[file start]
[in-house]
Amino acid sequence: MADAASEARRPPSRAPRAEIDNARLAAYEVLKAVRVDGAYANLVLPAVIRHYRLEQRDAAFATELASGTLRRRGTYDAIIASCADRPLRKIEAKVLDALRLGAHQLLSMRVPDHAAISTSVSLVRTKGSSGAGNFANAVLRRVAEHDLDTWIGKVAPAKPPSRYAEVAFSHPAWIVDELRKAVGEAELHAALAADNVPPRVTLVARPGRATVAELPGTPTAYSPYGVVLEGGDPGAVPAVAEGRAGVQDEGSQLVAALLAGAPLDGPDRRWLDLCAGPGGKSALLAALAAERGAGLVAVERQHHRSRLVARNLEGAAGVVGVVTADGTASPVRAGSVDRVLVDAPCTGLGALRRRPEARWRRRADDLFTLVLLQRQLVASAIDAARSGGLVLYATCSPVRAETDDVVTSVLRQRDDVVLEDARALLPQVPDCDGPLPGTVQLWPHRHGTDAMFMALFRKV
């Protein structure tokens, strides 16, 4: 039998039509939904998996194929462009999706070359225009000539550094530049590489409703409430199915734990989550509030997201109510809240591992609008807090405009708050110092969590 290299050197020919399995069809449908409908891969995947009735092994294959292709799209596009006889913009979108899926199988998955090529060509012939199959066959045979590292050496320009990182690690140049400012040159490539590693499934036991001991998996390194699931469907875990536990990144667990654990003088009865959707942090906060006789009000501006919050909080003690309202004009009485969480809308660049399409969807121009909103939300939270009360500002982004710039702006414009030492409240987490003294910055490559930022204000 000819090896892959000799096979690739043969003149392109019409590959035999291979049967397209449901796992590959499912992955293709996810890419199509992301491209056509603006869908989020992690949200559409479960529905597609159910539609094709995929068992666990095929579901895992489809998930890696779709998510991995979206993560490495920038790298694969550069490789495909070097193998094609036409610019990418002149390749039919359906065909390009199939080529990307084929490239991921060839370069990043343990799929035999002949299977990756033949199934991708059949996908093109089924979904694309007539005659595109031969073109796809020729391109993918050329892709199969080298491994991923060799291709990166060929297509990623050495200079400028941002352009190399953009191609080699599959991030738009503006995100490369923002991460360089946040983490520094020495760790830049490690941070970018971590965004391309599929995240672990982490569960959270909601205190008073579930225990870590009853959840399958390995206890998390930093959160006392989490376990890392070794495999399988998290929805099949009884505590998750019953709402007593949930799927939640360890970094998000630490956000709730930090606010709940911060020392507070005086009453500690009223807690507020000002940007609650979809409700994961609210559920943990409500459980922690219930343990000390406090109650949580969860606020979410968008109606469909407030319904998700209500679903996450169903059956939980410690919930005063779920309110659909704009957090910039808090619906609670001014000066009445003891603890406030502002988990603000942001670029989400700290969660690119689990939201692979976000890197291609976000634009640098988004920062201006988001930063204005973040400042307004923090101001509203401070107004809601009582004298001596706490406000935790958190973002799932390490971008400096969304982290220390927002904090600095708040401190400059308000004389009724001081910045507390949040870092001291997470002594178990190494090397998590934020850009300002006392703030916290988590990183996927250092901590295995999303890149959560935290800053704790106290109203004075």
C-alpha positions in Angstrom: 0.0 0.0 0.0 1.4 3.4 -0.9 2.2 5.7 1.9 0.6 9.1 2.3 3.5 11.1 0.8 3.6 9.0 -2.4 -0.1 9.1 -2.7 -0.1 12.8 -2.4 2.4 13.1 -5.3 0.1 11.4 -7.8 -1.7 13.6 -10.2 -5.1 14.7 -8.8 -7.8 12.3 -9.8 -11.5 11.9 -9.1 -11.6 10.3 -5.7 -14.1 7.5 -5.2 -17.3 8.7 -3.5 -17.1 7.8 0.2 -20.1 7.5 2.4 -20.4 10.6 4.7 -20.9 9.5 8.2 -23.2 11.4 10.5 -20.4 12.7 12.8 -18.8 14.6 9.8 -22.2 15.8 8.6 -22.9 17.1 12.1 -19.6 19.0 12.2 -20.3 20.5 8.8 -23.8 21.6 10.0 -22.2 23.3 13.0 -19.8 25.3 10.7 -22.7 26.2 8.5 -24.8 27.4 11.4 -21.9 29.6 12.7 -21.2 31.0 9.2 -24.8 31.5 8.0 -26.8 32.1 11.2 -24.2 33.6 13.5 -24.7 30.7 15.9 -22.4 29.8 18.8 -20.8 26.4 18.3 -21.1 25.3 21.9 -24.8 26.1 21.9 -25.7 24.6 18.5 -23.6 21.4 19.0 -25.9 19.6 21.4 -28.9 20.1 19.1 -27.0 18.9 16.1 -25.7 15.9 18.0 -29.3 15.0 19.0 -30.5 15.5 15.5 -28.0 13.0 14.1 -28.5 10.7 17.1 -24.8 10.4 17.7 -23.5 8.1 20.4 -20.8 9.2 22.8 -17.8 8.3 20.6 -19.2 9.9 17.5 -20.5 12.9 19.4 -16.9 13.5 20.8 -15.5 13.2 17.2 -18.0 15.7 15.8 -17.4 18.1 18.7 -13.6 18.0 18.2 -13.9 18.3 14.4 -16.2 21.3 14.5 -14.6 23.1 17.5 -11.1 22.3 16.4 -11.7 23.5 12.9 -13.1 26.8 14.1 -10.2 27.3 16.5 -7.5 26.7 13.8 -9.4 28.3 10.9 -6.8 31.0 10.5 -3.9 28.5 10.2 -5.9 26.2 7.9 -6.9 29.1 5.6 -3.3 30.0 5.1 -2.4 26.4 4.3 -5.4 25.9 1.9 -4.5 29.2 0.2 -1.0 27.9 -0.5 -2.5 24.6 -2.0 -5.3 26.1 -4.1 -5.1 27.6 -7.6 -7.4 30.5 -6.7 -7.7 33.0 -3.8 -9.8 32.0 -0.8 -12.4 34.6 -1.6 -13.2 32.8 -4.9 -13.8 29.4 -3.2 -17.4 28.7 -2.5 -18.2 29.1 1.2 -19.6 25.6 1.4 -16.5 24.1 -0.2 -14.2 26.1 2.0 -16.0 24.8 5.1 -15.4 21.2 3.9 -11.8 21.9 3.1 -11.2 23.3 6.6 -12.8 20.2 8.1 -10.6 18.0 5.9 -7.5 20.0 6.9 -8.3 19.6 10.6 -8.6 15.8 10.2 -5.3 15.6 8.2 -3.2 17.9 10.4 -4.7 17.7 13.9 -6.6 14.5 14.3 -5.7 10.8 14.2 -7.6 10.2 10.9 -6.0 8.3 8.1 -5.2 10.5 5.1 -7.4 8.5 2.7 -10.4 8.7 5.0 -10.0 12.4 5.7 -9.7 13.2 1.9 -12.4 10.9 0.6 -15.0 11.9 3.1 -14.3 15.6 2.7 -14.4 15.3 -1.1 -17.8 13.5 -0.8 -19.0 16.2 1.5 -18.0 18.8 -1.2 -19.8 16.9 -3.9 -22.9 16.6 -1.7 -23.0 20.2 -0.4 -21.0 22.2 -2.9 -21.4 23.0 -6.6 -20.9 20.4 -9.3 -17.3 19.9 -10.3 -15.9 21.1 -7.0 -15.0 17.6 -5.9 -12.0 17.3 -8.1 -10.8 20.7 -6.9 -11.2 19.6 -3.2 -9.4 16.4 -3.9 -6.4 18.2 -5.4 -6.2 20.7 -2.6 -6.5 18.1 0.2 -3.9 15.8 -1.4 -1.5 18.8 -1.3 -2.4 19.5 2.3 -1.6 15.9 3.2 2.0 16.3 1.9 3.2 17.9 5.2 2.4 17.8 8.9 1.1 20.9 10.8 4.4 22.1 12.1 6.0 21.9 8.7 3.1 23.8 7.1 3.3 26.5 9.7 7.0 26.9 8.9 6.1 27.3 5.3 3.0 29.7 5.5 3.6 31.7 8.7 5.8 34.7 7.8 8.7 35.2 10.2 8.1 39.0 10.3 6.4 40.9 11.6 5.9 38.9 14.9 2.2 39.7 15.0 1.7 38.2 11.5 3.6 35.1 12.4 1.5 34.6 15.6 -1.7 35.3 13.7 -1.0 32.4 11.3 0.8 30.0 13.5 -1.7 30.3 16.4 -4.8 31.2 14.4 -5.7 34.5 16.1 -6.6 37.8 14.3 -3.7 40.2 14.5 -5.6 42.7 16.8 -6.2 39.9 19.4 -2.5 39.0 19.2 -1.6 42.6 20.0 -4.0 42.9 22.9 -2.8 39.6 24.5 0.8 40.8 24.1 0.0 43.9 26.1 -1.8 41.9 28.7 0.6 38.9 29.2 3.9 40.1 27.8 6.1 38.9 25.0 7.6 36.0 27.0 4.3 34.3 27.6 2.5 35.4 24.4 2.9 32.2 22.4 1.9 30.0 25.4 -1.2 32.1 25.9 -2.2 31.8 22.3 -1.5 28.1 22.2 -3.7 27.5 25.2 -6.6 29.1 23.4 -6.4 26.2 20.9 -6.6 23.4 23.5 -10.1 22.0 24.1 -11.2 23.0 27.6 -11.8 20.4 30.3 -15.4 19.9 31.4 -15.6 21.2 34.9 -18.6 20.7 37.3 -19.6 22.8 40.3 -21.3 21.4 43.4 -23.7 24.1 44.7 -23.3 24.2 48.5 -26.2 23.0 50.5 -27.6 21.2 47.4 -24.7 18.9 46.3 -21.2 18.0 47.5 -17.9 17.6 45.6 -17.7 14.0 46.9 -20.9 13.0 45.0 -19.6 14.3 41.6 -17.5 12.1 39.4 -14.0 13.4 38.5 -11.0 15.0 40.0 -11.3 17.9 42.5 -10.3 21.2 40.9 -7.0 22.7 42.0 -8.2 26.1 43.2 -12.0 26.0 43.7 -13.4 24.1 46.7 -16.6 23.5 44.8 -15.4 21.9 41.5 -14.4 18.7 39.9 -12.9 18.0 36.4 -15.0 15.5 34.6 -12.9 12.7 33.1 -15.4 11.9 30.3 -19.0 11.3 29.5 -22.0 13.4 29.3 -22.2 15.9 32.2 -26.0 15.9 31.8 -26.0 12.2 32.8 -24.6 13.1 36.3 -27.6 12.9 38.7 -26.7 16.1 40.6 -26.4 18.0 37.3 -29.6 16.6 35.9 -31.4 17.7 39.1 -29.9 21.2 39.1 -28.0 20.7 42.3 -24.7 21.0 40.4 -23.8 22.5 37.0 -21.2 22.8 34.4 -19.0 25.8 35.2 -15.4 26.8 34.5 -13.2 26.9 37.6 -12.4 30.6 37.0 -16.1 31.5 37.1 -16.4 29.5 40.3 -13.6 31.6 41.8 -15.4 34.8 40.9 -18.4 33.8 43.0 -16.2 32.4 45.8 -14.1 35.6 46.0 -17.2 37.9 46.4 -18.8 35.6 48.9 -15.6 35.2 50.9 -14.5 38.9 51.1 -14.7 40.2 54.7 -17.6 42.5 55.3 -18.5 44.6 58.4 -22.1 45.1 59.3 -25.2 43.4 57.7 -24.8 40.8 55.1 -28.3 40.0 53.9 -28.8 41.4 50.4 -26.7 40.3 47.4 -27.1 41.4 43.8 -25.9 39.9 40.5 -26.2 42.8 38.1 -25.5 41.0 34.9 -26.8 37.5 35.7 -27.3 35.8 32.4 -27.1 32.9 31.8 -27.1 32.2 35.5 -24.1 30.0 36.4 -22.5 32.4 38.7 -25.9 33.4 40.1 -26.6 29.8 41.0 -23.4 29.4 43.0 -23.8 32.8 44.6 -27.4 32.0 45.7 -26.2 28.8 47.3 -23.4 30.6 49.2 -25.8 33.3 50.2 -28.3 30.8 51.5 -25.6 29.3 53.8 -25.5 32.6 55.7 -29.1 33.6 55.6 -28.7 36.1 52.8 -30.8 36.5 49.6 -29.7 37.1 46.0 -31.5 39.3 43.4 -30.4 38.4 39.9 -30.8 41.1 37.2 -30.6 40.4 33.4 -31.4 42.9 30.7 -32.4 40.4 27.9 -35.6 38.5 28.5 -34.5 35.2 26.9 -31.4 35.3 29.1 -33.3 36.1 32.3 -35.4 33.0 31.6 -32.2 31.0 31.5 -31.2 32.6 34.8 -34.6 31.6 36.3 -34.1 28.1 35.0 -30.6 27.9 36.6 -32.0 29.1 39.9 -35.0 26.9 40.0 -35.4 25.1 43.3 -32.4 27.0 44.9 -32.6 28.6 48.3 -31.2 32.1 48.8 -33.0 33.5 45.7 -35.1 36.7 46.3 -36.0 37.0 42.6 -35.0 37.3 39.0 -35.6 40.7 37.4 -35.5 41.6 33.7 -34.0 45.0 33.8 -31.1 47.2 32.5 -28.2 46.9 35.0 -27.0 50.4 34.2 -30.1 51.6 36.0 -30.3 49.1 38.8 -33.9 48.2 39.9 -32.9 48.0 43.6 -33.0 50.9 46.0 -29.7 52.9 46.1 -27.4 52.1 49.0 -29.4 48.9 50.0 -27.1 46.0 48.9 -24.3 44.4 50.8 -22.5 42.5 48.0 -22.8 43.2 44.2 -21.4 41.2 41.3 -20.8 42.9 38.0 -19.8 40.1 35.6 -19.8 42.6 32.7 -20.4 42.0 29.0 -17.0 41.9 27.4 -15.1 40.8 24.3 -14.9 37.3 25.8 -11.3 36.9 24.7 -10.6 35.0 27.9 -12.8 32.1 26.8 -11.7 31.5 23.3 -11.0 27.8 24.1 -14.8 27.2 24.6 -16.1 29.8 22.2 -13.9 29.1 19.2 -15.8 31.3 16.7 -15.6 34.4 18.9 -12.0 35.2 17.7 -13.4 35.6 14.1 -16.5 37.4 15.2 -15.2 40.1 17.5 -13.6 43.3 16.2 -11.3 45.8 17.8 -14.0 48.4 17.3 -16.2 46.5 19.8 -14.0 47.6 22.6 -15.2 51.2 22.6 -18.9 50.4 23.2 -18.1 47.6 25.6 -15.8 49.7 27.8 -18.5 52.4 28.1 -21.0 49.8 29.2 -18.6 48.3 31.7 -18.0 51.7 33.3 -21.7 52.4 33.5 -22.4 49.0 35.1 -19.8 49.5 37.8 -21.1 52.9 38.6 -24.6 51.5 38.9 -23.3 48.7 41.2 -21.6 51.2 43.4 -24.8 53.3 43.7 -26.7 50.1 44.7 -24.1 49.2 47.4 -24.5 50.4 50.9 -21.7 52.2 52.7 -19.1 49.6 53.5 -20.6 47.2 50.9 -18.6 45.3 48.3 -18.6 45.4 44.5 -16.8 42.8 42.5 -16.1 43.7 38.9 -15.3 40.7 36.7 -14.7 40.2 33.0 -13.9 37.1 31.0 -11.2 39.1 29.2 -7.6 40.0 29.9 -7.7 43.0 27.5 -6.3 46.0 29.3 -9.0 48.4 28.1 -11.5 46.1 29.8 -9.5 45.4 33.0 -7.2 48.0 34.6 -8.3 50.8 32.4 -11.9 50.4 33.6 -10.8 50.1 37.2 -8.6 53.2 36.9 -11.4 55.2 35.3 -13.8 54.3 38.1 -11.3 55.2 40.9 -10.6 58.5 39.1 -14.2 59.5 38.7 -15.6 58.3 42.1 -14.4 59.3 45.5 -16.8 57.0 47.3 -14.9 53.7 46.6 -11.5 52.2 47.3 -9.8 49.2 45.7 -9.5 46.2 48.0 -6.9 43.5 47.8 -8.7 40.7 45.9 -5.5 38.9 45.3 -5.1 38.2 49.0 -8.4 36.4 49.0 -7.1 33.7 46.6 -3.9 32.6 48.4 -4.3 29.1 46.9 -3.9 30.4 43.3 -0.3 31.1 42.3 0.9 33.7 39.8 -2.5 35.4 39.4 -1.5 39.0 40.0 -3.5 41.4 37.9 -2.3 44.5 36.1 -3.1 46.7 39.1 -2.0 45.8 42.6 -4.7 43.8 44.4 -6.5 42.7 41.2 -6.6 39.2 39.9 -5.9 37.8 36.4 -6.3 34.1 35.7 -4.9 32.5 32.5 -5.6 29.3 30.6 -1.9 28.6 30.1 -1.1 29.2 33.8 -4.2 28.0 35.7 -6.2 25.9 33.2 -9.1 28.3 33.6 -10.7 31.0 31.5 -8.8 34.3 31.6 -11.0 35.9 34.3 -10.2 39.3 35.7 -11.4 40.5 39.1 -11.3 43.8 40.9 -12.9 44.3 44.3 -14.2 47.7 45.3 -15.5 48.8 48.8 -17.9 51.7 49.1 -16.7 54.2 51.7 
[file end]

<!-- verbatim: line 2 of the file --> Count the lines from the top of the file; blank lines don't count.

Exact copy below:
Amino acid sequence: MADAASEARRPPSRAPRAEIDNARLAAYEVLKAVRVDGAYANLVLPAVIRHYRLEQRDAAFATELASGTLRRRGTYDAIIASCADRPLRKIEAKVLDALRLGAHQLLSMRVPDHAAISTSVSLVRTKGSSGAGNFANAVLRRVAEHDLDTWIGKVAPAKPPSRYAEVAFSHPAWIVDELRKAVGEAELHAALAADNVPPRVTLVARPGRATVAELPGTPTAYSPYGVVLEGGDPGAVPAVAEGRAGVQDEGSQLVAALLAGAPLDGPDRRWLDLCAGPGGKSALLAALAAERGAGLVAVERQHHRSRLVARNLEGAAGVVGVVTADGTASPVRAGSVDRVLVDAPCTGLGALRRRPEARWRRRADDLFTLVLLQRQLVASAIDAARSGGLVLYATCSPVRAETDDVVTSVLRQRDDVVLEDARALLPQVPDCDGPLPGTVQLWPHRHGTDAMFMALFRKV